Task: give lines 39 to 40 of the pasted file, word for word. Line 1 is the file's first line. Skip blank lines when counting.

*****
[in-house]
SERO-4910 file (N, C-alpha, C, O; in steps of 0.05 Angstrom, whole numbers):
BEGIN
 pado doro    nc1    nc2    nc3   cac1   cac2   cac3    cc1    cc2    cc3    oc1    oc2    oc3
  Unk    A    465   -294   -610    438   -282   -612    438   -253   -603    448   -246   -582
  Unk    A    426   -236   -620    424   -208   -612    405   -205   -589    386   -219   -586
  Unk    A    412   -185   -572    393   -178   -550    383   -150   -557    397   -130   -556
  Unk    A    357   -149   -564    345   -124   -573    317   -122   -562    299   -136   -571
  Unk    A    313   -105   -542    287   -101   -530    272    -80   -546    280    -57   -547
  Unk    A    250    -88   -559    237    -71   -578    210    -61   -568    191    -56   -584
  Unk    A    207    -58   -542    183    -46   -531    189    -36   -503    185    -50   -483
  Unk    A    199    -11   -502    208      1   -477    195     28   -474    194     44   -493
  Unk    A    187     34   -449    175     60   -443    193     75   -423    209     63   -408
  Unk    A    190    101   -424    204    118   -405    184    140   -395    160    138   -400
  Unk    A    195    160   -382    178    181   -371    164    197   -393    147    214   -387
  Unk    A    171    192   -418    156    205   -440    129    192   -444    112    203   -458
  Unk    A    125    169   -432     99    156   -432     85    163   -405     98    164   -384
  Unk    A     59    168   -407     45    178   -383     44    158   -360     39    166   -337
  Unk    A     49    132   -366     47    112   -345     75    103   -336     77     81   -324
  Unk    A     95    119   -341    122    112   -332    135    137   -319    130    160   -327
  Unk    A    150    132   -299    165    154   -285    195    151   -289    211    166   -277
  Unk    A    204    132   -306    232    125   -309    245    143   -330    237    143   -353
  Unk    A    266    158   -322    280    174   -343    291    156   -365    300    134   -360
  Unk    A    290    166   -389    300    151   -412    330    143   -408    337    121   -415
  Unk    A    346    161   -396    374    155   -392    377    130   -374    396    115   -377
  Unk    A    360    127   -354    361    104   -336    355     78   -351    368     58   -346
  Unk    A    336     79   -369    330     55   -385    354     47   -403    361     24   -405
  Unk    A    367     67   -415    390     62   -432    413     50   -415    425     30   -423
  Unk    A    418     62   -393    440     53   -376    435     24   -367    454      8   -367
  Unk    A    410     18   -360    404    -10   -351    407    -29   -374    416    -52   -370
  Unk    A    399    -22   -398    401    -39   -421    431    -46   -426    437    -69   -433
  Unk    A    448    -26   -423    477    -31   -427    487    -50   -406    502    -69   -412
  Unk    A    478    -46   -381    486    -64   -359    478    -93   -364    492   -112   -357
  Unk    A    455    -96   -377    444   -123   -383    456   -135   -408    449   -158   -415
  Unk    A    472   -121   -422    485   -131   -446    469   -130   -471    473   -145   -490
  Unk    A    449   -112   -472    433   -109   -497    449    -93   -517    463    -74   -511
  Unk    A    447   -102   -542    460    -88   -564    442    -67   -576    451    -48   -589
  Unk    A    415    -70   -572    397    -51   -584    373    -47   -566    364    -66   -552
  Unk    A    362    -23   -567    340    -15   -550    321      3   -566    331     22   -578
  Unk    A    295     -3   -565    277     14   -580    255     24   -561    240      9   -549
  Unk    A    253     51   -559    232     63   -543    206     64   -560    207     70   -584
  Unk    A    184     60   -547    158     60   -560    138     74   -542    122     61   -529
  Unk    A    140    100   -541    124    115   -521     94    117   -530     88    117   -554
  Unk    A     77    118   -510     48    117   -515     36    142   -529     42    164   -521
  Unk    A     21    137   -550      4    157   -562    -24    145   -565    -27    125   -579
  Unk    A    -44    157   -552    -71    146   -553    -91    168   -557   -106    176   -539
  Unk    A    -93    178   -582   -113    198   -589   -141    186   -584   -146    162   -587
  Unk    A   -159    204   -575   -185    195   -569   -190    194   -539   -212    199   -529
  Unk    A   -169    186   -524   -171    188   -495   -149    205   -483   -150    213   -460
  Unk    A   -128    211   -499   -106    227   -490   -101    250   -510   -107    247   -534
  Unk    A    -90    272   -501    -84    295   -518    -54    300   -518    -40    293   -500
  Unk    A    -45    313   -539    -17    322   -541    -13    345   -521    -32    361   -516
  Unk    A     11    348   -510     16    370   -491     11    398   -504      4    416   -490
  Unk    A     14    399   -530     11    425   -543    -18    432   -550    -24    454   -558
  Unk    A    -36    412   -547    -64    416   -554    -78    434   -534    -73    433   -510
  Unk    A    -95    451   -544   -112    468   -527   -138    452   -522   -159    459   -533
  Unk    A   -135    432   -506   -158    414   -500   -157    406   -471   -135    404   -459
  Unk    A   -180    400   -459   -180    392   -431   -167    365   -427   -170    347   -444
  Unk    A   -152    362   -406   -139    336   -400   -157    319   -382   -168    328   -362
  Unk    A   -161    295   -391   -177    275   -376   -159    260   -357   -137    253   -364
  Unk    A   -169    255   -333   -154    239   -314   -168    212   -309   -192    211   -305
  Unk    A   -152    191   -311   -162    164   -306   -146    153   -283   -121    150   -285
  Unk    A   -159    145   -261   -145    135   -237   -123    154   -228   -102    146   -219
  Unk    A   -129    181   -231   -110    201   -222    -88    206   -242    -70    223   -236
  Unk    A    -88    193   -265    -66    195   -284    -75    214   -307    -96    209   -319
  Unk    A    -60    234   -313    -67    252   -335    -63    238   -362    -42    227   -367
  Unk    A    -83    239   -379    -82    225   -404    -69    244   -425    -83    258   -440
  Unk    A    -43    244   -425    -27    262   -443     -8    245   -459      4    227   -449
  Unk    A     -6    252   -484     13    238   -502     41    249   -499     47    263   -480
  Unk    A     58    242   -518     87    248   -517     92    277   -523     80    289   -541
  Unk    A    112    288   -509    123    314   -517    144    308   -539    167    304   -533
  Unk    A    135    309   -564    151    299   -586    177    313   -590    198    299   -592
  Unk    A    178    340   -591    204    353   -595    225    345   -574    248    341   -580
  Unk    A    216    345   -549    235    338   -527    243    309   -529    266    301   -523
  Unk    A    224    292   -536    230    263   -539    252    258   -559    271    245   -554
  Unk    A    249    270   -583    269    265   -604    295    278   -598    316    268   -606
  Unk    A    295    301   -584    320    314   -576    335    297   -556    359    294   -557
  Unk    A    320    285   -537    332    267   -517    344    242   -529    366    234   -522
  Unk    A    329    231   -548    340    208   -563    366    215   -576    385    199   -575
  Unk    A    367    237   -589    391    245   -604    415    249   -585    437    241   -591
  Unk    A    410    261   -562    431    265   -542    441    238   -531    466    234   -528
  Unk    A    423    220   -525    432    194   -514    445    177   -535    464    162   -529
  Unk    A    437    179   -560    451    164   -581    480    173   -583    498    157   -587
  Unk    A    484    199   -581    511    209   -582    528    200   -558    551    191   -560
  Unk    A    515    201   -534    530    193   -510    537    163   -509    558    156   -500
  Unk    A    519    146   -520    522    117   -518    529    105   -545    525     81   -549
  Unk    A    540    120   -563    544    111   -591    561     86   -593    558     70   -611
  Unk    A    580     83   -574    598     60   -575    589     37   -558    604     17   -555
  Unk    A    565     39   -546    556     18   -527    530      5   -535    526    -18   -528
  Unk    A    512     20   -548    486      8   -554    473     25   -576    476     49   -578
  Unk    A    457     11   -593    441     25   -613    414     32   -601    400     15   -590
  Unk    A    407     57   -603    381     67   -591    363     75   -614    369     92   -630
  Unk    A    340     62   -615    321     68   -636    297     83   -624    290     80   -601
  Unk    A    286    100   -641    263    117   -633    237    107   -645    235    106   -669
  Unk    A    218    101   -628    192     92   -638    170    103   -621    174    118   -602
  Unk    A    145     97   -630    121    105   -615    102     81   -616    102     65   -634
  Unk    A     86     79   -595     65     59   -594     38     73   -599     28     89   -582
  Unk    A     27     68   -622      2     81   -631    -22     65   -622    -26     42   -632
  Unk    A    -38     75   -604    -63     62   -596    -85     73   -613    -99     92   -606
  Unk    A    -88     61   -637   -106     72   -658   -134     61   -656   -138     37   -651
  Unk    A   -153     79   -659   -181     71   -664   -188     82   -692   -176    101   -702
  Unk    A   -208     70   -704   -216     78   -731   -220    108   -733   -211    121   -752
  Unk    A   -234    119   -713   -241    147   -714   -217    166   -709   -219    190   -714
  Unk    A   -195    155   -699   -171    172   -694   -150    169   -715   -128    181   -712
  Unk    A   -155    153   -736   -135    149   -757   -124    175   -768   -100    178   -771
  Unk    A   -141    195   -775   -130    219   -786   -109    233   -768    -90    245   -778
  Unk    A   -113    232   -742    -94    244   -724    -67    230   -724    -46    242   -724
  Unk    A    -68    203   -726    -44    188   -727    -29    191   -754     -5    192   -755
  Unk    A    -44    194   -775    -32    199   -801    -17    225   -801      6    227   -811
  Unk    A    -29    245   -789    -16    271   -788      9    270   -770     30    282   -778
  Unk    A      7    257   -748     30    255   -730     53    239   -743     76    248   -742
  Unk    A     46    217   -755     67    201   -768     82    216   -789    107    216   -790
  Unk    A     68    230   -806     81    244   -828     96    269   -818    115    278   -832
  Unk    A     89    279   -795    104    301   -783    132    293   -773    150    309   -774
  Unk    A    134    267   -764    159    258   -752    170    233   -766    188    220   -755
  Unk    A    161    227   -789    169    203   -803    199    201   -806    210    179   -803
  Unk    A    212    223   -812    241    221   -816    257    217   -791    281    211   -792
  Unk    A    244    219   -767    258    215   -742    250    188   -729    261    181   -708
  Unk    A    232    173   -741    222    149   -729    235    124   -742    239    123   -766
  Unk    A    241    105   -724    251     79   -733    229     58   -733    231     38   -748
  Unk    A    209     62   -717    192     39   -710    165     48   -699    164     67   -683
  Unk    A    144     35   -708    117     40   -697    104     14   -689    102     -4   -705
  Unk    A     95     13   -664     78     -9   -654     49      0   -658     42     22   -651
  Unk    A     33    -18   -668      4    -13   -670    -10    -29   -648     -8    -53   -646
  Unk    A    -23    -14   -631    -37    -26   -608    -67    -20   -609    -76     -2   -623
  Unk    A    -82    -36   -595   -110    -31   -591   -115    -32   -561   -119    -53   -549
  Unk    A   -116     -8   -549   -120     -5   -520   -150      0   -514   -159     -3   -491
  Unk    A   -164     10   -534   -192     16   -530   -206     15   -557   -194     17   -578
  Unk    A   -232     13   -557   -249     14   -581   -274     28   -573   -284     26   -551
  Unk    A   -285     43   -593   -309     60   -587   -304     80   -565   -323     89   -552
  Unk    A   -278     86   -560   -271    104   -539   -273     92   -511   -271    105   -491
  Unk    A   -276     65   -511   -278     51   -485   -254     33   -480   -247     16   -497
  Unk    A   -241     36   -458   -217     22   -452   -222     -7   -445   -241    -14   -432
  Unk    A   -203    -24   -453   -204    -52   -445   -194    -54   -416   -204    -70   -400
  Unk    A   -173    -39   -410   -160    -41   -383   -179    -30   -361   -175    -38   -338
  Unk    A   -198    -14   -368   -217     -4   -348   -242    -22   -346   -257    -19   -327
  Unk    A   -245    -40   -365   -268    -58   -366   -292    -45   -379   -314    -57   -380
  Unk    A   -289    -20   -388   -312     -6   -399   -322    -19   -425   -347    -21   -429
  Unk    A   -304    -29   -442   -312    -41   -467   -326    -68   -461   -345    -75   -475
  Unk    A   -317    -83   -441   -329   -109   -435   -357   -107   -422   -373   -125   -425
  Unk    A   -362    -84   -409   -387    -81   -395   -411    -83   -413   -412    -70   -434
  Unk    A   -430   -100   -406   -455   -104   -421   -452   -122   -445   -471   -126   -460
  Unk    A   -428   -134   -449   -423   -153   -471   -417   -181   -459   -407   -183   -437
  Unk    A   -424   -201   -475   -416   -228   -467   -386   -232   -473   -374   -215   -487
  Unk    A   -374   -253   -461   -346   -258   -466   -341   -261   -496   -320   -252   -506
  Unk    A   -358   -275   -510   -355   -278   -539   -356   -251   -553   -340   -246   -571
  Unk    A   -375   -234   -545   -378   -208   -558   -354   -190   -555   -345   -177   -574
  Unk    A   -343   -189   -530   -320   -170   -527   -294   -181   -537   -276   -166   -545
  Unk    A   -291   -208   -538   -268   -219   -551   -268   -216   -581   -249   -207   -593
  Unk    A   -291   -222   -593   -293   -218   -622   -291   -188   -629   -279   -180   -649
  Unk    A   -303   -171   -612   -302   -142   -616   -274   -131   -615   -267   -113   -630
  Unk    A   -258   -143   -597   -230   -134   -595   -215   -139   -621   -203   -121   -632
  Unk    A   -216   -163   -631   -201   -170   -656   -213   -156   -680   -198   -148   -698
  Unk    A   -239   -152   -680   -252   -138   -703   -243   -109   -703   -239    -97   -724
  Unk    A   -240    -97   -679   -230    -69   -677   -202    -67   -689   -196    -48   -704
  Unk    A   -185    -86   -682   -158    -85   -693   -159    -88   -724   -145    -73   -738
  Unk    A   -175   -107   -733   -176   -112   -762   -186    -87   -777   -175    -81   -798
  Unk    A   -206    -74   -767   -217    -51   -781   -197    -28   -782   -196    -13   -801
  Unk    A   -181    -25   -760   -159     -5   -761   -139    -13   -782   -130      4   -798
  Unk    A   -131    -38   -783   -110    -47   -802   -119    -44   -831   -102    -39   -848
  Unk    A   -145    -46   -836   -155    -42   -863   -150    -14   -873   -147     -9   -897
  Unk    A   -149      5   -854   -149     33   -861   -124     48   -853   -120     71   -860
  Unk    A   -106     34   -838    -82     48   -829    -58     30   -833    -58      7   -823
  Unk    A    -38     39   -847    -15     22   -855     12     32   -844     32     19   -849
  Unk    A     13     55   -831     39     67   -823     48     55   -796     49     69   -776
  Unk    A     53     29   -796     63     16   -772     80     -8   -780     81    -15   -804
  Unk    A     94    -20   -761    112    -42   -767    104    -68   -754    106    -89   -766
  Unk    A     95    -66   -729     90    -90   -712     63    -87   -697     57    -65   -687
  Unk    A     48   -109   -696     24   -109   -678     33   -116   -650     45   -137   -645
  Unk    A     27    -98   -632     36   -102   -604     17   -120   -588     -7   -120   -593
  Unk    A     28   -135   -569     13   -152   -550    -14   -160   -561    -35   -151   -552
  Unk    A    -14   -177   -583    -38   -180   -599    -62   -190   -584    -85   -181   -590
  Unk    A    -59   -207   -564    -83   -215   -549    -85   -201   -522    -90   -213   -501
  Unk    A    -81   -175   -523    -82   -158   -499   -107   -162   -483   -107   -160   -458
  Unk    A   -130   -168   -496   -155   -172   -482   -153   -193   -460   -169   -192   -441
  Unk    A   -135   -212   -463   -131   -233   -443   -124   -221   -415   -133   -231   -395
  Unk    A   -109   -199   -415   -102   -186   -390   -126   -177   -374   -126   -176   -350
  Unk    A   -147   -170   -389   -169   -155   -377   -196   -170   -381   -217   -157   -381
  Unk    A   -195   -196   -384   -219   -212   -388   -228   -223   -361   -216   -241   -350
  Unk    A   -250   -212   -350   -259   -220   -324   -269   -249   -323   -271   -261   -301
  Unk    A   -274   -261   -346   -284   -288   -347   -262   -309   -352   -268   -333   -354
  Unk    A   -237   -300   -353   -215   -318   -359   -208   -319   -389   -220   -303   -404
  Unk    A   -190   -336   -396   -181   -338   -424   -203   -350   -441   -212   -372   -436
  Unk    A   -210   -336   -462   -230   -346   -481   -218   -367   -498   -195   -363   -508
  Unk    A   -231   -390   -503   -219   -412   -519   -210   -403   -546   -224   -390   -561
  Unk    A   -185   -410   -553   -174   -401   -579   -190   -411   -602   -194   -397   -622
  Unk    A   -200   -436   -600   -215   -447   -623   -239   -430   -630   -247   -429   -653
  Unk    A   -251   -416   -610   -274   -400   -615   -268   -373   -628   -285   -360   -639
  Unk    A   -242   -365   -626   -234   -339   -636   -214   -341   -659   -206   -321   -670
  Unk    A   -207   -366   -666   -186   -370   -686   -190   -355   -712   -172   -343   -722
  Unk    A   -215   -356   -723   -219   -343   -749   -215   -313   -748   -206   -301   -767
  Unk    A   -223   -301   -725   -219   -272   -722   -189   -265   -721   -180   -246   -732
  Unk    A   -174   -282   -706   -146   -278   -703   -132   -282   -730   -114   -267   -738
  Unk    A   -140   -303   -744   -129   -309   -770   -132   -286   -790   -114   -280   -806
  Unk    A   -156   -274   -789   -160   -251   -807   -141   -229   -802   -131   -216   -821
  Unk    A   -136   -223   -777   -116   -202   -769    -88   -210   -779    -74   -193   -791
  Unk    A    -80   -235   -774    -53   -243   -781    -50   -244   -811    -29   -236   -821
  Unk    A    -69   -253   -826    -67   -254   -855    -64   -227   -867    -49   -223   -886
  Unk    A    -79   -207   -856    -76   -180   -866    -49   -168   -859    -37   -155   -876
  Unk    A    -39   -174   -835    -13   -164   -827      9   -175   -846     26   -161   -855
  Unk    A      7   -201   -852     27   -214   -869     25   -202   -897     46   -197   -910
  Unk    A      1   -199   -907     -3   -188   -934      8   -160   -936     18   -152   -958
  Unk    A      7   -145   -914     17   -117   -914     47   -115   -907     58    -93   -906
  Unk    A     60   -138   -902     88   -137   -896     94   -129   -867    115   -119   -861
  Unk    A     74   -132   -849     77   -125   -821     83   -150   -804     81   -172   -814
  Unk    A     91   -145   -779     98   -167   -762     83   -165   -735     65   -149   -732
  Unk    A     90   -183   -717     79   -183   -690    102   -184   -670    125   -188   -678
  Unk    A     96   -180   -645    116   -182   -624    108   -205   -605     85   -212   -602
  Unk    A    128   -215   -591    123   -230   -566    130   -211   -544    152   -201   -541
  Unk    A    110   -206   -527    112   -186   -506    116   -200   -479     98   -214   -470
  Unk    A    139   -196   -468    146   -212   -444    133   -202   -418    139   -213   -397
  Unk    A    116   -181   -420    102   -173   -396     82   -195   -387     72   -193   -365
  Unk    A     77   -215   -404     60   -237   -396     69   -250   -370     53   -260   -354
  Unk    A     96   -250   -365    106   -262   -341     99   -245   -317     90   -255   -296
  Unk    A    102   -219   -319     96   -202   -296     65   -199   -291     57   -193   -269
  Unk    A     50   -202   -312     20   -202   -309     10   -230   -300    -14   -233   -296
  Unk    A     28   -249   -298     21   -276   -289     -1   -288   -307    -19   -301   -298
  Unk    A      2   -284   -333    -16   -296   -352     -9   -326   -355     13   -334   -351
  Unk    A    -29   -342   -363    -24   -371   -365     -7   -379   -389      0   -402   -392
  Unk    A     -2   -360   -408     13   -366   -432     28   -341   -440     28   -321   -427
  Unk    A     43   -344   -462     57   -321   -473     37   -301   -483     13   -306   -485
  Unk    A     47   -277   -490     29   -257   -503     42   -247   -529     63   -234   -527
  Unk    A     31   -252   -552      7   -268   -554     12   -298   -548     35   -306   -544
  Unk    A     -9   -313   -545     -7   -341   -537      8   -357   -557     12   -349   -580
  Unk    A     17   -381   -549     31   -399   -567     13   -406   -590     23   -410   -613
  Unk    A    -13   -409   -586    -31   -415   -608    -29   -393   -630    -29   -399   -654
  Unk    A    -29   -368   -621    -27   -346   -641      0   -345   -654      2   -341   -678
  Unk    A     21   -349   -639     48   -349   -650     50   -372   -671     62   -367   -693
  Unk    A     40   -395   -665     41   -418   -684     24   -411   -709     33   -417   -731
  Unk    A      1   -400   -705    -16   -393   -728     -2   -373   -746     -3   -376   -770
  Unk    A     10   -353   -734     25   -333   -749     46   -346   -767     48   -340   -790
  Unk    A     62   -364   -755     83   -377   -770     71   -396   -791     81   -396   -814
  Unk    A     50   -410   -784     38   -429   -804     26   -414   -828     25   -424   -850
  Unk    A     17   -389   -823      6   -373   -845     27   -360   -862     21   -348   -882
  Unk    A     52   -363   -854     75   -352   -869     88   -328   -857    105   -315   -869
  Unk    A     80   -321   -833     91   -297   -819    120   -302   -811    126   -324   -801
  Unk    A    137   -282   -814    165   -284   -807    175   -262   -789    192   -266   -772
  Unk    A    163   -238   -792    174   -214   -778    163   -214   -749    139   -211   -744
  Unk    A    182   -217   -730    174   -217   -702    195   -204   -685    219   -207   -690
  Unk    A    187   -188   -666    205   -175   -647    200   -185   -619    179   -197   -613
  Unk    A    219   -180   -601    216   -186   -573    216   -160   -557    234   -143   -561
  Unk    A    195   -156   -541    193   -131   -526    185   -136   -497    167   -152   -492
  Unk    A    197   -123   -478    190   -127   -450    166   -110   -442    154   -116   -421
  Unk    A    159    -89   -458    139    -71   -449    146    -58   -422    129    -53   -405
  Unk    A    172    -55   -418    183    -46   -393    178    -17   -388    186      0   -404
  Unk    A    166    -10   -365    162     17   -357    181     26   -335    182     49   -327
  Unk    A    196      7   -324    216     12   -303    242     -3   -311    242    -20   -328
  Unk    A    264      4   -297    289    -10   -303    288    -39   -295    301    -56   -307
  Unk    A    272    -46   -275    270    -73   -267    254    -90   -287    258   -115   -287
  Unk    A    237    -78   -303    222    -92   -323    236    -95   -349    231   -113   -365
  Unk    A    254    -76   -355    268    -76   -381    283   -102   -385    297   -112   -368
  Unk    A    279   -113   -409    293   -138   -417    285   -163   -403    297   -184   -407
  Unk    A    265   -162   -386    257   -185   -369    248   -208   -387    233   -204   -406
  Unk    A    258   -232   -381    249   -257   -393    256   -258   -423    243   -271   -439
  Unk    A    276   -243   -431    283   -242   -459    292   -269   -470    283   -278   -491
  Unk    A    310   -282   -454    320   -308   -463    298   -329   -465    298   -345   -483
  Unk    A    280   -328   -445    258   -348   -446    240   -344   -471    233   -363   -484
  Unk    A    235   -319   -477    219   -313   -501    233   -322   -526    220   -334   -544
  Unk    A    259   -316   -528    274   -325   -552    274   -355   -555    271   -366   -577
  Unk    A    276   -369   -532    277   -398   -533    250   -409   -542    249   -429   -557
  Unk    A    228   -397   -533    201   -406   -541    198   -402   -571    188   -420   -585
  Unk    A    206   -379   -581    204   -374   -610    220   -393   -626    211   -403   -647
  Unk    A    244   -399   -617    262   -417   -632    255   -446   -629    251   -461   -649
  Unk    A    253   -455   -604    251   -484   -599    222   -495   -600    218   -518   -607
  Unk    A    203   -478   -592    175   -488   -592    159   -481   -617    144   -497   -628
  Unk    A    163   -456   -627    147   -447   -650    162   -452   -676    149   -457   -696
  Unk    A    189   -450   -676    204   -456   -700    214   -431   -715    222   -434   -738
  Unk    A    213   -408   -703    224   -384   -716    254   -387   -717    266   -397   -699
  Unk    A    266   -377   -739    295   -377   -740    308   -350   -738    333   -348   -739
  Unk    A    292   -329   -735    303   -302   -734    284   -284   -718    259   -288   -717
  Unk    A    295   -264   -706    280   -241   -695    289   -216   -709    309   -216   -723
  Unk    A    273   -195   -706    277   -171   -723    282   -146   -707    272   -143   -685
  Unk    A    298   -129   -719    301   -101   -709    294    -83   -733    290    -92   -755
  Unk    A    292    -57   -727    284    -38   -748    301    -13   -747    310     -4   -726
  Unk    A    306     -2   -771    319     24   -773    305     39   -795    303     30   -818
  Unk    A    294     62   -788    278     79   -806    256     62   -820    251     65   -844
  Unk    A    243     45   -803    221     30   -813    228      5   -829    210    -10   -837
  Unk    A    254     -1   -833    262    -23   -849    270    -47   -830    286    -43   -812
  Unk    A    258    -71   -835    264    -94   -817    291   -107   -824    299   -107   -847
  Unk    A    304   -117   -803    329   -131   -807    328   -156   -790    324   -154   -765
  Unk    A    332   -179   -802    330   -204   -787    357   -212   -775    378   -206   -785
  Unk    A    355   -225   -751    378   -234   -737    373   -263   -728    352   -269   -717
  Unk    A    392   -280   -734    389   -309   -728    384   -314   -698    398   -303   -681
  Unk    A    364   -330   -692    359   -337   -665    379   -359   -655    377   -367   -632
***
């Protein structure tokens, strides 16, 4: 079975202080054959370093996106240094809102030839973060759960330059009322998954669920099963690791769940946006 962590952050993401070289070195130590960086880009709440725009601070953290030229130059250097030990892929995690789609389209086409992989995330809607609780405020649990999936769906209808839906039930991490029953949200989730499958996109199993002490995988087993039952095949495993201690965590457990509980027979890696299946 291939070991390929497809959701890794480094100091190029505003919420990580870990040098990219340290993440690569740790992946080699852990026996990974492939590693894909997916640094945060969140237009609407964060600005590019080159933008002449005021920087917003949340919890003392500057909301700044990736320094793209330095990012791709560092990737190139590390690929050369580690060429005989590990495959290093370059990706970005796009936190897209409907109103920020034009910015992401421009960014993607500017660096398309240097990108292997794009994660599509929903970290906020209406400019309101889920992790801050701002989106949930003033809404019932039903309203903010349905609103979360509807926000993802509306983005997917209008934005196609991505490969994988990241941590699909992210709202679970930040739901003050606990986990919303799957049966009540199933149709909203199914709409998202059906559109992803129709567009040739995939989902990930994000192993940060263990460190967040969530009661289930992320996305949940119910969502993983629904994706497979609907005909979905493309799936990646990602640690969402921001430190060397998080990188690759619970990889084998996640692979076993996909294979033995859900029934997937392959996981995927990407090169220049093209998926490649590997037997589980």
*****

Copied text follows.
  Unk    A    362    -23   -567    340    -15   -550    321      3   -566    331     22   -578
  Unk    A    295     -3   -565    277     14   -580    255     24   -561    240      9   -549